Research in Boston with a Virtual Visit to NEHGS and 4 New Online Journals


    I love Boston, but if NEHGS keeps adding online material my visits might get fewer and farther between. Just this week, the New England Historic Genealogical Society announced the launch of “Genealogical Journals Online: A National Collection.”

    The Journal web page brings together access to several of the country’s premier publications in one easy-to-navigate place. At present the site includes searchable online databases for

    • The American Genealogist
    • The Connecticut Nutmegger
    • New England Ancestors Magazine
    • New Netherland Connections
    • The New England Historical and Genealogical Register
    • The Virginia Genealogist

    Membership in NEHGS is a great value if you live in New England or can conduct research there in person frequently. But if you have New England ancestors and live in another part of the country, it’s an exceptional value for the quality and quantity of available online resources. The only drawback is that membership doesn’t include clam chowder or a lobster roll.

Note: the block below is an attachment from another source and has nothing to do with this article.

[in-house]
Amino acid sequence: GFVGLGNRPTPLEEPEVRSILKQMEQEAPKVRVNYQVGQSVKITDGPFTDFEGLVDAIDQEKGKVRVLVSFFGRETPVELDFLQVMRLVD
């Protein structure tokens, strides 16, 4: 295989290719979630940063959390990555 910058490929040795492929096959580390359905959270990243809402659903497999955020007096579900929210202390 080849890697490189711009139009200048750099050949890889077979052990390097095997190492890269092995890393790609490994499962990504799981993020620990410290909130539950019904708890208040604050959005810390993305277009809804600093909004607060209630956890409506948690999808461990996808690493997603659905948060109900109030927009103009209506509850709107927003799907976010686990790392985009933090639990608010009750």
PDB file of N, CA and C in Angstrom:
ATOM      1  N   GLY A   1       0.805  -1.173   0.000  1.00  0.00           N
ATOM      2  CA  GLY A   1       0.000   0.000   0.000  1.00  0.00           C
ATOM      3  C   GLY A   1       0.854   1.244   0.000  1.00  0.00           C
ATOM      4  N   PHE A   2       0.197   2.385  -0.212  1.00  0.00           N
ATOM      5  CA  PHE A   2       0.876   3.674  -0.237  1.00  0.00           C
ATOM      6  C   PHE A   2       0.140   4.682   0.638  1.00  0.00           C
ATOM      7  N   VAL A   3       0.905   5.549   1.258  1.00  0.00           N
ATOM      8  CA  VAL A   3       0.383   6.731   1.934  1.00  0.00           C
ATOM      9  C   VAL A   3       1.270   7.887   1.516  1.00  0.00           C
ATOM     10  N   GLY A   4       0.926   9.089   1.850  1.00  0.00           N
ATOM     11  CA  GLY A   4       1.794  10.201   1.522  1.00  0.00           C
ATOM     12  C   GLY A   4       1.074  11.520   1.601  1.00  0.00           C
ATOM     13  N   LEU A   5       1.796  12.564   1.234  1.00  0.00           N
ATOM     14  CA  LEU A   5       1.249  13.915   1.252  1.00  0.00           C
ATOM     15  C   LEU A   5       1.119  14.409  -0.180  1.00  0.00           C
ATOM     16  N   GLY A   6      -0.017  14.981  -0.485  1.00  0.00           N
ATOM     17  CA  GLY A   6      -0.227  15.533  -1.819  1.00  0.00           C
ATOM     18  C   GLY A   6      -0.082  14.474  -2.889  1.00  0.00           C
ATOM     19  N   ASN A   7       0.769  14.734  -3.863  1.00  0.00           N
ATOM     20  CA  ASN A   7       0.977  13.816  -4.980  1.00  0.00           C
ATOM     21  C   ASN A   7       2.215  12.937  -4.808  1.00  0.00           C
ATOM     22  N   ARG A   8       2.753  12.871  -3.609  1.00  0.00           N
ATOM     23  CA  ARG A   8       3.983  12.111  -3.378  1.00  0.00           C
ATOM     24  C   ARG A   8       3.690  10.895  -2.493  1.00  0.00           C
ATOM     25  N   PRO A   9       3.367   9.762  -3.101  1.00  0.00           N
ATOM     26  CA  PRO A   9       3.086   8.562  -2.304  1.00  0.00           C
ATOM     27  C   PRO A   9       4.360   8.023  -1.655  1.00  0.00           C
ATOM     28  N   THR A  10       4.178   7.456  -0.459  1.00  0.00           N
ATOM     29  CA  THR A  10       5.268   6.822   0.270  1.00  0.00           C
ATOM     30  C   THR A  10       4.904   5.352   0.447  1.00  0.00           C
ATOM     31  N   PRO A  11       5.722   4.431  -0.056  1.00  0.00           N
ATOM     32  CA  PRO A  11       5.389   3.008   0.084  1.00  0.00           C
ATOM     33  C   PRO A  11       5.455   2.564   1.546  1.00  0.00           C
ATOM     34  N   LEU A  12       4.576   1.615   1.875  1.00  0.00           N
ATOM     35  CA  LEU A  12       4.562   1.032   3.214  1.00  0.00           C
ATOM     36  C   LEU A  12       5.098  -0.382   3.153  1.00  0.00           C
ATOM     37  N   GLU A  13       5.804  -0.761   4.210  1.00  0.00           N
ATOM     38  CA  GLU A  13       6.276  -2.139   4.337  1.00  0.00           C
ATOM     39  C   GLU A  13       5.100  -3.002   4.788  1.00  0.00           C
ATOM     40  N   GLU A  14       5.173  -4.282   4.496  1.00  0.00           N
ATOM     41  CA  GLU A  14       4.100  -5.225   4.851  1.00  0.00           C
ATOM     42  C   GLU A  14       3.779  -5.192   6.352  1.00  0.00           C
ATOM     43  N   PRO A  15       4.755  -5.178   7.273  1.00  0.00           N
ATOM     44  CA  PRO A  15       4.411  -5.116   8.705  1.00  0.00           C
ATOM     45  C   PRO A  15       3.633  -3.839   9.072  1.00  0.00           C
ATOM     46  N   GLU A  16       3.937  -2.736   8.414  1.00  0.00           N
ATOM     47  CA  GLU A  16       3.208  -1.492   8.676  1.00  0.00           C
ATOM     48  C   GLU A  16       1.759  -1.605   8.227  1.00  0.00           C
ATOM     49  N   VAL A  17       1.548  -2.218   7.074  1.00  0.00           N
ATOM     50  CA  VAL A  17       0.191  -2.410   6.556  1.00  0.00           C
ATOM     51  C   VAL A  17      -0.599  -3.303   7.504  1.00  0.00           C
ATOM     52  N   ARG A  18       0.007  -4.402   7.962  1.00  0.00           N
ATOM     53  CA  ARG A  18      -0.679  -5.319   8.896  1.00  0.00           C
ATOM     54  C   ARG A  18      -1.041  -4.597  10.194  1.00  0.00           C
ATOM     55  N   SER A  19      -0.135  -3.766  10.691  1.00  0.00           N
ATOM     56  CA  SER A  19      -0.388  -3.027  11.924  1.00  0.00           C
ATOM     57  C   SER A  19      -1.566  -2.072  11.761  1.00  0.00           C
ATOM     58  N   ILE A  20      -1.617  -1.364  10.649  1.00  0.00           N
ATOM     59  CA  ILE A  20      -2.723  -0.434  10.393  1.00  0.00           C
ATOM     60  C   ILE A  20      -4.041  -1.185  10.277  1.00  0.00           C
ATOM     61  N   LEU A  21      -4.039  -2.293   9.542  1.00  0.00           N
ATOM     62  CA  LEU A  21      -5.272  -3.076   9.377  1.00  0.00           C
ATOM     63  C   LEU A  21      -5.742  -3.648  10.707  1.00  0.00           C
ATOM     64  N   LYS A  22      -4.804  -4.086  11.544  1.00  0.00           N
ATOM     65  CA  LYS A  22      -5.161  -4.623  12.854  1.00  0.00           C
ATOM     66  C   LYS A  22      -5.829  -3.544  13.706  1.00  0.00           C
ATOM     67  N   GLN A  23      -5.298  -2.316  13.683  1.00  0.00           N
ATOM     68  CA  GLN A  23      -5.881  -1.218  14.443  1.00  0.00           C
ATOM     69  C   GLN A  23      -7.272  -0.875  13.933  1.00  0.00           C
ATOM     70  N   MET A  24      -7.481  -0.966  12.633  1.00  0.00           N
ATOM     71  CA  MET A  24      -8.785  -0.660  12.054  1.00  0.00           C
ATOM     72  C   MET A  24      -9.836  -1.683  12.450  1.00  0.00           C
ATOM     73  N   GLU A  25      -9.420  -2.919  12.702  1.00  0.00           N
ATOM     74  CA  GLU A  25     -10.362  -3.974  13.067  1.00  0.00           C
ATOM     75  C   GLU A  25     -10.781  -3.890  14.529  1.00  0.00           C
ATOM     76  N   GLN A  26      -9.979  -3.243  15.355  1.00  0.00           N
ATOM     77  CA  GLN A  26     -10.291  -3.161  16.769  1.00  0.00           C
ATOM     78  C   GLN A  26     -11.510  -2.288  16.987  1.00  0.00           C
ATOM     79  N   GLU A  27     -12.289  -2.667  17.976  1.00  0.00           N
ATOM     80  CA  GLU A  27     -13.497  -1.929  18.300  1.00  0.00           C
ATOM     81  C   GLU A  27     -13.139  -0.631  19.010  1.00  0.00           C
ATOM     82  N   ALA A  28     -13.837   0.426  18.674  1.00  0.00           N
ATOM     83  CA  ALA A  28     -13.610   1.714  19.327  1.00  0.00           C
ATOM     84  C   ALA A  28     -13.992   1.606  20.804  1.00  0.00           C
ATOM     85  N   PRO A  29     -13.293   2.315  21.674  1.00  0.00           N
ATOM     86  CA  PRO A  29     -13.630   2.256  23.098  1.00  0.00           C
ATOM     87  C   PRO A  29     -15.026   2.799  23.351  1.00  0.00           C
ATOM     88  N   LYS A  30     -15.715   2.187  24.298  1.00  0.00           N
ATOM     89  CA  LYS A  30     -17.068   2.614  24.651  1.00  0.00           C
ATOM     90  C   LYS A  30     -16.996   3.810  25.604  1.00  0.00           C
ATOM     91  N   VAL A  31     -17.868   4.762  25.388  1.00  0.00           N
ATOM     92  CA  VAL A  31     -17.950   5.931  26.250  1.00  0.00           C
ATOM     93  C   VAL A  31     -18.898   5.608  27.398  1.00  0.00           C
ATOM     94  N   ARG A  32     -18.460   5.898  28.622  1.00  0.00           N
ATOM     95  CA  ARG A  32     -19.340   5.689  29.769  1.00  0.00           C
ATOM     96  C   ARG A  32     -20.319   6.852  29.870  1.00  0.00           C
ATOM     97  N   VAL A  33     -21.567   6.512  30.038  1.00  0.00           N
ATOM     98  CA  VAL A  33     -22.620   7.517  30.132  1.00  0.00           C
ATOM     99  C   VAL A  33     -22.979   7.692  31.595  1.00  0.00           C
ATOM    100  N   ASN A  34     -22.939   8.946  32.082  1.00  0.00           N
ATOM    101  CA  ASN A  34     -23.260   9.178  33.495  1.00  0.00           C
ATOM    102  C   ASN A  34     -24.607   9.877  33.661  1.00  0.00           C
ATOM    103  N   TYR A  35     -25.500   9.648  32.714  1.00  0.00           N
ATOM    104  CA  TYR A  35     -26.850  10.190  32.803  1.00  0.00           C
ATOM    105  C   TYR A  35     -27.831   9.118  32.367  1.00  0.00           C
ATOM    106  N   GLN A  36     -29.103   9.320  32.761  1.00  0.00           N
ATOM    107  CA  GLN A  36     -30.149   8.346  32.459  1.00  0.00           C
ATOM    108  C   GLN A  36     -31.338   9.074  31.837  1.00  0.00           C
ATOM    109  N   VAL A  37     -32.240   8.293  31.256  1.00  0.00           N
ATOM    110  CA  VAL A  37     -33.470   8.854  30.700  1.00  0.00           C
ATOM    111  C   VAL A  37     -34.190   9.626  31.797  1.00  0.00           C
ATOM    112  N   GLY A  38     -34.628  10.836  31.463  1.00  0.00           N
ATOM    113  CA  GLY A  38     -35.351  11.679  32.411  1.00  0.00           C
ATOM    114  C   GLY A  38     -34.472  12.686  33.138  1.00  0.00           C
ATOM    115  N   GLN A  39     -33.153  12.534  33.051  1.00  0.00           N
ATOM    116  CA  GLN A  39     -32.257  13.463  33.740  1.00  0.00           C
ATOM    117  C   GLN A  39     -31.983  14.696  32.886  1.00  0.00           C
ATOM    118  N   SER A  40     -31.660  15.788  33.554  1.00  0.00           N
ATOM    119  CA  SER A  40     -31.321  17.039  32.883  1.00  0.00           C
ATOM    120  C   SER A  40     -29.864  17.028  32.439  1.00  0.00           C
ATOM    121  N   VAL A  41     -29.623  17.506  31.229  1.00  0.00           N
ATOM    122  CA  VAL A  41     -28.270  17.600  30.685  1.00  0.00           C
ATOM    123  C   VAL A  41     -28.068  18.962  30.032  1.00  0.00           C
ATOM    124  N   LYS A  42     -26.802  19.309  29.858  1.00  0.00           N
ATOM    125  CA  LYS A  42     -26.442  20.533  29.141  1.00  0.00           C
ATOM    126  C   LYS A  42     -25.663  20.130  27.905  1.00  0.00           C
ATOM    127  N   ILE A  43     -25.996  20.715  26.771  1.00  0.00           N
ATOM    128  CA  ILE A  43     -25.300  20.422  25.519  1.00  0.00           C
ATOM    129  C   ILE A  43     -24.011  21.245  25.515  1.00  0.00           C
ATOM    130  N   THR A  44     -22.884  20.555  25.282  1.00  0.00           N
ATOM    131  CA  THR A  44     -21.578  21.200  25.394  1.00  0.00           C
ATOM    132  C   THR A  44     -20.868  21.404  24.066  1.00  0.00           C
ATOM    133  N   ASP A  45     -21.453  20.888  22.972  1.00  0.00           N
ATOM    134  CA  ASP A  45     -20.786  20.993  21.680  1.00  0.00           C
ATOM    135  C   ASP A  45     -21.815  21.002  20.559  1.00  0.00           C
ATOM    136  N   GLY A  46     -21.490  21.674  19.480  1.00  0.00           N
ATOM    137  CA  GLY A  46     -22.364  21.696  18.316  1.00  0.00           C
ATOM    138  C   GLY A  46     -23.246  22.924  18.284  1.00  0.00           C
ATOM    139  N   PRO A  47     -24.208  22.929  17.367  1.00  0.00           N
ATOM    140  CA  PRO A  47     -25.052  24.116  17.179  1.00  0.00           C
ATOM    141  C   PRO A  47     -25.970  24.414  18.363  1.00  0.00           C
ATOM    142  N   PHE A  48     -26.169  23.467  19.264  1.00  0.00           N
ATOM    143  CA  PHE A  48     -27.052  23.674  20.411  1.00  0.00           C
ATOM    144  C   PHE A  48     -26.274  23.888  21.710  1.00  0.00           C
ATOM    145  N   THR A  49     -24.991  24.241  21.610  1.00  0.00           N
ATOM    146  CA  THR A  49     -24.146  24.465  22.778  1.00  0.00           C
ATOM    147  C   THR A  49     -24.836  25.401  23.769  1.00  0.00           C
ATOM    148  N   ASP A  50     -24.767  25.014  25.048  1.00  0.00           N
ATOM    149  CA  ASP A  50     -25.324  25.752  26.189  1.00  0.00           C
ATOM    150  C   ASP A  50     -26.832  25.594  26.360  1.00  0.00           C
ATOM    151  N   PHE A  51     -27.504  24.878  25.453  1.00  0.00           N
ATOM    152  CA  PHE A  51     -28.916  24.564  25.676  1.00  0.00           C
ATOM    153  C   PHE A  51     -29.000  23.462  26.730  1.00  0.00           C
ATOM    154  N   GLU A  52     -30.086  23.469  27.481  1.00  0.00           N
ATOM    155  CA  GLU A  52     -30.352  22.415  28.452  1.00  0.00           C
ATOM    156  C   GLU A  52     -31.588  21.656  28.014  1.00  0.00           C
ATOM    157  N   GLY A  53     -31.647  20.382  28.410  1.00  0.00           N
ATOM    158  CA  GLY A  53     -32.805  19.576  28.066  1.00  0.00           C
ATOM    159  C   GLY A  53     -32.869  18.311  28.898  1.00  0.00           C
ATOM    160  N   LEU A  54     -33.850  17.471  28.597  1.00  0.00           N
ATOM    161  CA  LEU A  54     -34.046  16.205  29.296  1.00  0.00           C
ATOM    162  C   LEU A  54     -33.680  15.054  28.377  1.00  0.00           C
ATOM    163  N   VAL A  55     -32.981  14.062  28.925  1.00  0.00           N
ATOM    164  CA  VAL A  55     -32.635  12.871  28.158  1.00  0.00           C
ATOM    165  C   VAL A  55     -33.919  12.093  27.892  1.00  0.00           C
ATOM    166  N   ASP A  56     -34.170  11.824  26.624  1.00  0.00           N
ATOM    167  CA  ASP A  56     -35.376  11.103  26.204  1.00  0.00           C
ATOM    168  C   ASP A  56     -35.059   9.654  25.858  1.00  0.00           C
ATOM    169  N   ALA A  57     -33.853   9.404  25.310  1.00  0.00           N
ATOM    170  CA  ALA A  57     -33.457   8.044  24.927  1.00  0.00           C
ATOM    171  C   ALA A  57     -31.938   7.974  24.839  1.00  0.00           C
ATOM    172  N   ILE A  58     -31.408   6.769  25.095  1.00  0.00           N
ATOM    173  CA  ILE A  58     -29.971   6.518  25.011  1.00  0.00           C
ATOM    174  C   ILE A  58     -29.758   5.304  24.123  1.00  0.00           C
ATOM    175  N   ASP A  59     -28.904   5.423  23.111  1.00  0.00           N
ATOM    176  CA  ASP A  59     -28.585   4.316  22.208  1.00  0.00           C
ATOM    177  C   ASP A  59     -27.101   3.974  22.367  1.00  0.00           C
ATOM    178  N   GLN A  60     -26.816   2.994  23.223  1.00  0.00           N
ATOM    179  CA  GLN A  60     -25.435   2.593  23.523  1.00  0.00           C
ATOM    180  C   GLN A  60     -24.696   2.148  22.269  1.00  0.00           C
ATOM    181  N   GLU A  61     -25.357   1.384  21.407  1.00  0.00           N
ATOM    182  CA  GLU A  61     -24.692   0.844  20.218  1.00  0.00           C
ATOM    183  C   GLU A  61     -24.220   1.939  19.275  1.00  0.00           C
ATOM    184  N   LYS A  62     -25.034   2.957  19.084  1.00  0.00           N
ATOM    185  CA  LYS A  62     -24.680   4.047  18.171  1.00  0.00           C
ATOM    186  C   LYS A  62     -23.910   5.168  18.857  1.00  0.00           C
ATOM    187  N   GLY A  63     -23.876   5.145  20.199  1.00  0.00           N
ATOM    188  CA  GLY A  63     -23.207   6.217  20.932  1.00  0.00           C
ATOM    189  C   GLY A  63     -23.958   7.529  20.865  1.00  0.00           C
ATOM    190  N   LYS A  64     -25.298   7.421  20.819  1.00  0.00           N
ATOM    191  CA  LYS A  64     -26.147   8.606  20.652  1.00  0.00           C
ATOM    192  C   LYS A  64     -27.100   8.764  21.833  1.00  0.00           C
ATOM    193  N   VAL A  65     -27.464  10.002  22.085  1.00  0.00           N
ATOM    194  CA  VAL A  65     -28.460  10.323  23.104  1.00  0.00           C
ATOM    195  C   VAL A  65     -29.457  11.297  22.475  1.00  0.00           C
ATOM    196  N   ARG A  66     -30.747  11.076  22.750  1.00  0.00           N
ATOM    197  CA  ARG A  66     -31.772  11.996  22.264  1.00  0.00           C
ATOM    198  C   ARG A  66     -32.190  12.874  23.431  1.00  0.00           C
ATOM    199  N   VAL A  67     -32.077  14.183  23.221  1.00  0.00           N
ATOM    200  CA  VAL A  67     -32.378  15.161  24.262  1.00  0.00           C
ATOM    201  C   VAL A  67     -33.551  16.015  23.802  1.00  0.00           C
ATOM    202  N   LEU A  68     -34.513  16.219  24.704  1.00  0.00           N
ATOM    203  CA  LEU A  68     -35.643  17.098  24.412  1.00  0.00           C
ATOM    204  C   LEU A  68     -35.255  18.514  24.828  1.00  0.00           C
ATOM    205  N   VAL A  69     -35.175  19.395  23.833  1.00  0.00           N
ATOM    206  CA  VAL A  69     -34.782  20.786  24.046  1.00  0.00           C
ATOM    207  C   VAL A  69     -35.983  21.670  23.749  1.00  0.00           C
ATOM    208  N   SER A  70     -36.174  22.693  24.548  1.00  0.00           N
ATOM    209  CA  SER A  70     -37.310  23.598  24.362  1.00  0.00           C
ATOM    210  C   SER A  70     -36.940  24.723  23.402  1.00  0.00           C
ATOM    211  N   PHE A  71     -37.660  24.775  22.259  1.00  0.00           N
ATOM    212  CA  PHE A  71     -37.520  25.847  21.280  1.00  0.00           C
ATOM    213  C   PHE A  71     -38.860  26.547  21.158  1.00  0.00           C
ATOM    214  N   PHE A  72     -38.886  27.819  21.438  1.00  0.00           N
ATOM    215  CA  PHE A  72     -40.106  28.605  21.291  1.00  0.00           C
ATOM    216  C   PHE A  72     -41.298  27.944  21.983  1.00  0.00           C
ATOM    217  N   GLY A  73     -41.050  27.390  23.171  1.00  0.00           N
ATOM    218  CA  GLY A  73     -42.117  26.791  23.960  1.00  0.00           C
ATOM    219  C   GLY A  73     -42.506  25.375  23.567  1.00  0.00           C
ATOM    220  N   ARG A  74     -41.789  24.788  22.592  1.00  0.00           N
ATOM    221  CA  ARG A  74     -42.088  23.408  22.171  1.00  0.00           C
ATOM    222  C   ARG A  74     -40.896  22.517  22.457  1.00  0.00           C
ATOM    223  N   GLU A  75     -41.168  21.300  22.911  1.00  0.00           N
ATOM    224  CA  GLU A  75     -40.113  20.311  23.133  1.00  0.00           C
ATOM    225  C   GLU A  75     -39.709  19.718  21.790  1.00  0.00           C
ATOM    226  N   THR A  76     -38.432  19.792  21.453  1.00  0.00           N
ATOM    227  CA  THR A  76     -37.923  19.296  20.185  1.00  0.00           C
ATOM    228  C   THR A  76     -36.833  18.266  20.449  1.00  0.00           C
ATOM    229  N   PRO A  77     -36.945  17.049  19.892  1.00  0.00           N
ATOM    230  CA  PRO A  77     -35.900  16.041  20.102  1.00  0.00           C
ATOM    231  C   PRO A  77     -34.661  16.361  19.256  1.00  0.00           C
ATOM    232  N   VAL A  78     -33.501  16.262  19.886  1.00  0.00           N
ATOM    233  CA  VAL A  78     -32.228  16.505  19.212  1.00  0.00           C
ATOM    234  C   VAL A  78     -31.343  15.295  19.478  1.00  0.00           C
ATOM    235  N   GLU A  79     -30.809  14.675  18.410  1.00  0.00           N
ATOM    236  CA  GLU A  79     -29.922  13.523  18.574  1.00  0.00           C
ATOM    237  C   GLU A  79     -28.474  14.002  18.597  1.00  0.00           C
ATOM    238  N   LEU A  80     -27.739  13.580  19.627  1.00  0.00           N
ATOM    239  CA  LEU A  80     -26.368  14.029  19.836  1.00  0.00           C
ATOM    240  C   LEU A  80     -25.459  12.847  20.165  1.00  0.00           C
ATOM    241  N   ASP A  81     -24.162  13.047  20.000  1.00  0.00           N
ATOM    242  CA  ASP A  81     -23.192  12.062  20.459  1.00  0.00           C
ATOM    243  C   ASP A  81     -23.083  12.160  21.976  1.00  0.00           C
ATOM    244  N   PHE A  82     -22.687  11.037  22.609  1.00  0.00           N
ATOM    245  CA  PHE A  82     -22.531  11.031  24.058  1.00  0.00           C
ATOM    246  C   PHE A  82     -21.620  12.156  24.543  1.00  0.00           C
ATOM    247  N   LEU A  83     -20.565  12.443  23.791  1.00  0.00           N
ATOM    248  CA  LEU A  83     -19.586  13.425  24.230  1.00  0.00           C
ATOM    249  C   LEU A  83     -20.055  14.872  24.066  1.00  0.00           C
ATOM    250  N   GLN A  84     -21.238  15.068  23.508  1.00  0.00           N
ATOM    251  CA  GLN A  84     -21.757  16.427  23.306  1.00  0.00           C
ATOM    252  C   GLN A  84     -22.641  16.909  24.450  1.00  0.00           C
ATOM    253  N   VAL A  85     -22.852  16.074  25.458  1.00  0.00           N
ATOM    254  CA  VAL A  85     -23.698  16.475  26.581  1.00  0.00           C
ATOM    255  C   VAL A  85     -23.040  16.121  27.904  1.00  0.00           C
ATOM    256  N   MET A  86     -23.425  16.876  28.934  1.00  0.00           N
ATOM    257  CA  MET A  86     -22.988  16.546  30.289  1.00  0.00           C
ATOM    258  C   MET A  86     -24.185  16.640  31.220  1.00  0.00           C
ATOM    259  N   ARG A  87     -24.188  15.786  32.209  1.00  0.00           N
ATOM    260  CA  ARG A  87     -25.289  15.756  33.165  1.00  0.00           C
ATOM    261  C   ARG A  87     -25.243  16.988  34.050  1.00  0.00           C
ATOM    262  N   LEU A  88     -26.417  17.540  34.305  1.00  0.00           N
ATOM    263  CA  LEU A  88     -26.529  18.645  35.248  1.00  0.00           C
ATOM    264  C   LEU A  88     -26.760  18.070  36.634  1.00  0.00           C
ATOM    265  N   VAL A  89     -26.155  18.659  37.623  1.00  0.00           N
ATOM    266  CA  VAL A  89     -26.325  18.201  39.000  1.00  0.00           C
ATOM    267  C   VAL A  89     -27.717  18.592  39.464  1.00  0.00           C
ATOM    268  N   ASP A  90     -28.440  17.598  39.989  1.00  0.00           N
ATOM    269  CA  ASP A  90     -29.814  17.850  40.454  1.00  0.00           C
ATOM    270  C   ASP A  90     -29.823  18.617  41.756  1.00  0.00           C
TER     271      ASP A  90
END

Thank You for Nominating The Family Curator


    The Family Curator is honored to be nominated for the Family Tree Magazine 40 Best Genealogy Blogs in the Photos/Heirlooms category for blogs whose content focuses on “sharing, researching, and preserving family photos and/or heirlooms.” The final list of the FT40 will be announced in the May 2010 issue of Family Tree Magazine.

    Since The Family Curator’s early days in 2007, the number of genealogy blogs has multiplied many times to nearly 1500 blogs, making it truly a compliment to be among the outstanding blogs nominated for the Family Tree 40 Best.

    Voting is open through November 5, 2009 at the Family Tree website where the nominations are listed in 10 different categories. Voters are asked to select a specified number of top blogs in each category. Nominations in the Photo/Heirloom Category include

    Above the Trees
    Sense of Face
    Shades of The Departed